This is the peculiarity of the "American" way of "freedom." We can't all come to the conclusion that it might actually work to have a single payer system because their is just too much money to be made from the way things are set up know.

The reaction against "forcing everyone to buy insurance" isn't so much a freedom thing as it is a recognition that the the insurance companies gave successfully used the state to get themselves 45 million additional paying customers. Most industries in the US do this, and the insurance industry is only slightly less obvious about it than the financial industry, who simply asks for cash.

What makes it rather difficult to stomach is that the rhetoric never goes far enough - we stop at blaming the "government" without ever making the rather obvious connection between competing capital interests that essentially use the state in whatever way they can through "owning" or "influencing" (and occassionally "being") congress, judges and bureaucrats.

LOL. You are saying that the most odious socialists are the capitalist companies themselves that manipulate the state to force the citizens to give them money.

Nah. We are Americans and we are Free. We are/were never manipulated by big business. LOL

"Most industries in the US do this, and the insurance industry is only slightly less obvious about it than the financial industry, who simply asks for cash."

The MIC is great at this stuff. We give Egypt $1.5 billion/year in military aid which must be spent with US Military contractors who then build their equipment in Egypt with Egyptian labor (i.e. Abrams Tanks). The contractor wins, the Egyptian Military wins, the US taxpayer.....

"These pipple make my azz twitch........my azz is twitching!"

The agriculture / food industry is another one. They have managed;
- price supports
- subsidies for withholding acreage (e.g., doing nothing)
- subsidies for particular crops
- minimalist safety regulations
- patents on seeds/plants (hybrids and gm)

and more.

And would anyone care to talk about the pharmaceutical industry?

I've lived in a few countries, and in every single one of them, I paid tax in order to have health care on demand.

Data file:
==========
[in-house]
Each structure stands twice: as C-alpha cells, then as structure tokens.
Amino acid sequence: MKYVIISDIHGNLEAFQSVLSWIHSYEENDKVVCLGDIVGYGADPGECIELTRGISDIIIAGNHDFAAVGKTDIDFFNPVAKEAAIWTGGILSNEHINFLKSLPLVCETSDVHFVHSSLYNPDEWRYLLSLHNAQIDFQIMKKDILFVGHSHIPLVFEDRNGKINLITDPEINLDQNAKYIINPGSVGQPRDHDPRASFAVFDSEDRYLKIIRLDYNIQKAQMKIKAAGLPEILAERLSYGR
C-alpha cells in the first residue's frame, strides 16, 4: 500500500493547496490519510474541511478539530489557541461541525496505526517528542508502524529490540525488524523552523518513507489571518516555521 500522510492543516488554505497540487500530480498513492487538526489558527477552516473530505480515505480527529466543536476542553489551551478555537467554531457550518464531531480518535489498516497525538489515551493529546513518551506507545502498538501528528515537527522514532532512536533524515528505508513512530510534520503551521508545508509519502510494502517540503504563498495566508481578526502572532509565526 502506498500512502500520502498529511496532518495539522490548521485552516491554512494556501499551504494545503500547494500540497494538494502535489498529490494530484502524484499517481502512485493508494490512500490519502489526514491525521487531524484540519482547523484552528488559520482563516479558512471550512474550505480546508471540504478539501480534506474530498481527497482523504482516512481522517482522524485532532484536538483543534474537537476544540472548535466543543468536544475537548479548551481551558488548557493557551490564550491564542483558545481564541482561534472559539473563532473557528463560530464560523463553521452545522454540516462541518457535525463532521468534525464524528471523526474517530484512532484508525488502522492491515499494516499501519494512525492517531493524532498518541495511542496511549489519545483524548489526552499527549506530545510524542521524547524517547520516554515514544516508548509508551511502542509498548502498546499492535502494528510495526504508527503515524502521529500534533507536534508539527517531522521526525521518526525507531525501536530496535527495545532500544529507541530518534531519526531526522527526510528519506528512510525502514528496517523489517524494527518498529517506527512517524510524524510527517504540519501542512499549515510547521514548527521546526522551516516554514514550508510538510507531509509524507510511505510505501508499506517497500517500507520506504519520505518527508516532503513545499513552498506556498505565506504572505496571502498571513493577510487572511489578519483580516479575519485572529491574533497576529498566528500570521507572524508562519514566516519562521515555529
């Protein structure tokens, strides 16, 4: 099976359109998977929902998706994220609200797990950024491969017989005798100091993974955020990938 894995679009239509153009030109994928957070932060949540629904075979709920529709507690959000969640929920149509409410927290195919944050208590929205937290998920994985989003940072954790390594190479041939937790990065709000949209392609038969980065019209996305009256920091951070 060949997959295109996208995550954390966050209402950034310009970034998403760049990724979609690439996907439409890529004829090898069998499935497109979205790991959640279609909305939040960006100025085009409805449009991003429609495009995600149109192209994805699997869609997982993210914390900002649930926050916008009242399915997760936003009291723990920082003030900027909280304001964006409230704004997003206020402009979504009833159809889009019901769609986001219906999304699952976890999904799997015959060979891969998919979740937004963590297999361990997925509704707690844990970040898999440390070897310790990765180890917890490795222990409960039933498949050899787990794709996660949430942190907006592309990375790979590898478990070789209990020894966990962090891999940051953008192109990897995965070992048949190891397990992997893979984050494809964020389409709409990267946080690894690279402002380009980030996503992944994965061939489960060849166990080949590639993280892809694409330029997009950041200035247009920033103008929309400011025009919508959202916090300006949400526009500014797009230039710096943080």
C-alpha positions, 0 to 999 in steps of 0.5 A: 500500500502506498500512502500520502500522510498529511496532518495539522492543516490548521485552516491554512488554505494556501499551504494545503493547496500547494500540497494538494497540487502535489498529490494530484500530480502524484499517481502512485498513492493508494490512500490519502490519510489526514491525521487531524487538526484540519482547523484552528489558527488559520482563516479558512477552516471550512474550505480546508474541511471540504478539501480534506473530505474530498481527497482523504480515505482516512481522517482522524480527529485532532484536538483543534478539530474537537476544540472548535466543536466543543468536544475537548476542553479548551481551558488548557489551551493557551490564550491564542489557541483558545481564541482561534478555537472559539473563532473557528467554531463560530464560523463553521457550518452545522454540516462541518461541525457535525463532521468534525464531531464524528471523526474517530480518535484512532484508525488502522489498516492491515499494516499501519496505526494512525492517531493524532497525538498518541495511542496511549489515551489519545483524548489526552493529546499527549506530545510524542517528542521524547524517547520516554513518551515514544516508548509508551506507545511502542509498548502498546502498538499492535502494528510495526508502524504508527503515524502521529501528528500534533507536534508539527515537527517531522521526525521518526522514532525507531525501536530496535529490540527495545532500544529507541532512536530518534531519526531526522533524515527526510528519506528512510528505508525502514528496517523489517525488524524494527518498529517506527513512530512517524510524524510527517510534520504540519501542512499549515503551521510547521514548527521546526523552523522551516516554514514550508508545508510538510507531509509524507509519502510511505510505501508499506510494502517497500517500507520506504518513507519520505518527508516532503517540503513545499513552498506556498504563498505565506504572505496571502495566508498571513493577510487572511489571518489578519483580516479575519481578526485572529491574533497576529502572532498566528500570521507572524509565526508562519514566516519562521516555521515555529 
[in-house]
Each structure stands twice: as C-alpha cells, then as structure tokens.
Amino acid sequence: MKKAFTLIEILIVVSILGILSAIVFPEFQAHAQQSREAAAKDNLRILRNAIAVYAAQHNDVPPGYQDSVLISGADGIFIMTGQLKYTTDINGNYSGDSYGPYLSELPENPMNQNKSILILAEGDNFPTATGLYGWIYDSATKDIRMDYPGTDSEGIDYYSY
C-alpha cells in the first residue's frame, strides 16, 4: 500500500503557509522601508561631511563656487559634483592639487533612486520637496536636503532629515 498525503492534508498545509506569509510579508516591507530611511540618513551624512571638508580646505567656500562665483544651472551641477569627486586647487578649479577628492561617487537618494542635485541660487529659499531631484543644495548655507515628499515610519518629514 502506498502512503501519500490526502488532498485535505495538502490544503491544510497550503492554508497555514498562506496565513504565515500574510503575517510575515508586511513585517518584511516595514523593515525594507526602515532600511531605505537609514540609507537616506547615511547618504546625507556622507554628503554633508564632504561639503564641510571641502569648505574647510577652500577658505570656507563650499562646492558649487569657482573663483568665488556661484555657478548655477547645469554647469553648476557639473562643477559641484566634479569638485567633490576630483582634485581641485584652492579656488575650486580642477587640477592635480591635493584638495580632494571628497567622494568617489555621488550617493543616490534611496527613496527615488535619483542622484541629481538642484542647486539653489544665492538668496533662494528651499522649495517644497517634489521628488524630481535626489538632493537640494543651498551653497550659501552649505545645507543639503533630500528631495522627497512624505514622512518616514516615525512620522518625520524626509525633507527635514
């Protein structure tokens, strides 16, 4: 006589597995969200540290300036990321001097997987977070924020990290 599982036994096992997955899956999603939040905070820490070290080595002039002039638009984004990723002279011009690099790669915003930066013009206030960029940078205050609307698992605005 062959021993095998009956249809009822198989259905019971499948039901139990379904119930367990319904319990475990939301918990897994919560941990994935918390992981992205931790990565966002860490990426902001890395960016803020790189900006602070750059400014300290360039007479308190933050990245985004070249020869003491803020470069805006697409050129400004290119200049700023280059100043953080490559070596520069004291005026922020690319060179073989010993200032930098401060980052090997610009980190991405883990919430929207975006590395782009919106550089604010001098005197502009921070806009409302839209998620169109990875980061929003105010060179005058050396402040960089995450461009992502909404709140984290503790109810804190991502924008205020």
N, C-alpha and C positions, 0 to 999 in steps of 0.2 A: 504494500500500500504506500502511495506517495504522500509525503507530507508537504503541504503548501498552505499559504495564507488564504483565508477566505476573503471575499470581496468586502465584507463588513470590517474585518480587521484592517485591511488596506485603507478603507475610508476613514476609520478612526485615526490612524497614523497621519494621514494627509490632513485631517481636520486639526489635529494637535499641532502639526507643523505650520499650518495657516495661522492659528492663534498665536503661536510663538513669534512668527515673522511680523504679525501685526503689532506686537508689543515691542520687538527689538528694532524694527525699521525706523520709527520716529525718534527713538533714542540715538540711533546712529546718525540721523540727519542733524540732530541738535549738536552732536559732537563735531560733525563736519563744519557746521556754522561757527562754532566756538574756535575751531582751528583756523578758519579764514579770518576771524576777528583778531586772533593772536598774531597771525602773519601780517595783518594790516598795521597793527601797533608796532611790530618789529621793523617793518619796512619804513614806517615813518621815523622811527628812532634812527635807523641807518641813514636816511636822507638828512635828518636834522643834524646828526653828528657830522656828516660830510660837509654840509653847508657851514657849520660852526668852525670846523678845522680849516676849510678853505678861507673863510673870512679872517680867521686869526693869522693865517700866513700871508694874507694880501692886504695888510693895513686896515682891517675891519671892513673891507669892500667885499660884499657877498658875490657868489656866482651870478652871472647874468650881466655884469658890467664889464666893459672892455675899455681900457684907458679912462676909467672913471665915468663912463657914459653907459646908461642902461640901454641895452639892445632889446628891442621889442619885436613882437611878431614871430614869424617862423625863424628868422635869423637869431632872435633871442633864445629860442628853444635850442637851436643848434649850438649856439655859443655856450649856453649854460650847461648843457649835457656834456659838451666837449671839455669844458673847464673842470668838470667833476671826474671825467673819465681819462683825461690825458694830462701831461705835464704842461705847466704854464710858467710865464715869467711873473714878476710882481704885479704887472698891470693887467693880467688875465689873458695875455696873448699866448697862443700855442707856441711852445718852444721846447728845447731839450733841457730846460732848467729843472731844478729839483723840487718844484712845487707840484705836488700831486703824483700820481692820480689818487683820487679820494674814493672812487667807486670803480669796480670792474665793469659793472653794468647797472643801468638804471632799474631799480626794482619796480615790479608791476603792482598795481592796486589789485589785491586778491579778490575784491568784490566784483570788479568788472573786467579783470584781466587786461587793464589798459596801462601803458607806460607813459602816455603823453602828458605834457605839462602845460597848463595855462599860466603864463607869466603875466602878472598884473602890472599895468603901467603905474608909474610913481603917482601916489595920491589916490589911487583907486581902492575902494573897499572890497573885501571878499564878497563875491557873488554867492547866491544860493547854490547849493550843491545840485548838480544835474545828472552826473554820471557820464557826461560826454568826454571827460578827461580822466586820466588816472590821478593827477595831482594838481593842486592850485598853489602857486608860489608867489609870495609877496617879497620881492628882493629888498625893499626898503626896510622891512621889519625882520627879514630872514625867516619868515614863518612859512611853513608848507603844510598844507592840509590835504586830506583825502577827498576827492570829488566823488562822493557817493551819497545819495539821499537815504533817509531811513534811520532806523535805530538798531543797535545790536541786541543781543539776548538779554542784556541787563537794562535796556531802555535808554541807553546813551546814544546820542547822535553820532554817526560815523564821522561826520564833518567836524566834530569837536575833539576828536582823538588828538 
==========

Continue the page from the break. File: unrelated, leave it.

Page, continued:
In most countries, health care is considered an entitlement. If you live there, you are entitled to health care, although how it is paid for varies considerably.

It is like paying for the roads in the US. The US built a very impressive Interstate highway system. If you lived there, not paying for it was not an option. It came out of your taxes, or out of user fees such as gasoline taxes. Nobody had to sign up for the right to drive on an Interstate highway, nor did they have the right to opt out of the system on the grounds the didn't want to use it. Everyone in the US can use the Interstate highways "for free" because not paying for them was not an option.

In other developed countries, the medical insurance programs are funded much like the US Interstate highway system. Not paying for them is not an option.

The difficulty the US has is that many people do not want to or cannot afford to pay for medical services - the 45 million people who do not have medical insurance. The real difficulty is that these people might well die due to lack of services, so there are systems such as "Medicaid" which pays for families with low incomes, and "Medicare" for people who are aged 65 and over, all funded by the taxpayer.

In the US, the insurance companies get to "cherry pick" the low-risk population and pay for about half of the total costs, and the government gets stuck with the other half of the costs incurred by the high-risk welfare and elderly population. In other countries, "cherry picking" is not allowed.

Cherry picking - the activity of pursuing the most lucrative, advantageous, or profitable among various options and leaving the less attractive ones for others.

According to zFacts.com, Medicare has not required one $1 of taxpayers money in the last 45 years. No doubt the future does not look as good. FICA payroll deductions and premiums paid by seniors have funded trillions for Medicare to date.

Wow, who knew that FICA "payroll deductions" weren't a tax? How long will this farce be perpetuated? The money was collected, and spent (either on care, or more often, by the gov't who "borrowed" it), so it was a tax. The money will eventually be paid out, as an entitlement, and paid for with other revenues like taxes, or borrowing (which will then be paid for by taxes).

If you don't have a choice to pay it to the gov't, it may as well be a tax, regardless of what you call it.

Unless a person pays into Medicare or SS they don't collect. The FICA payments, without limits to income, go into a trust. The Federal Government borrows from the trust and pays interest to the trust for the privilege. Medicare is all most people have when they are retired. It's not well fare, people paid into the trust, and they are entitled to have Medicare if they pay for their monthly premiums, which are higher for the more wealthy, that are automatically deducted from their SS checks to keep the Medicare trust fund solvent.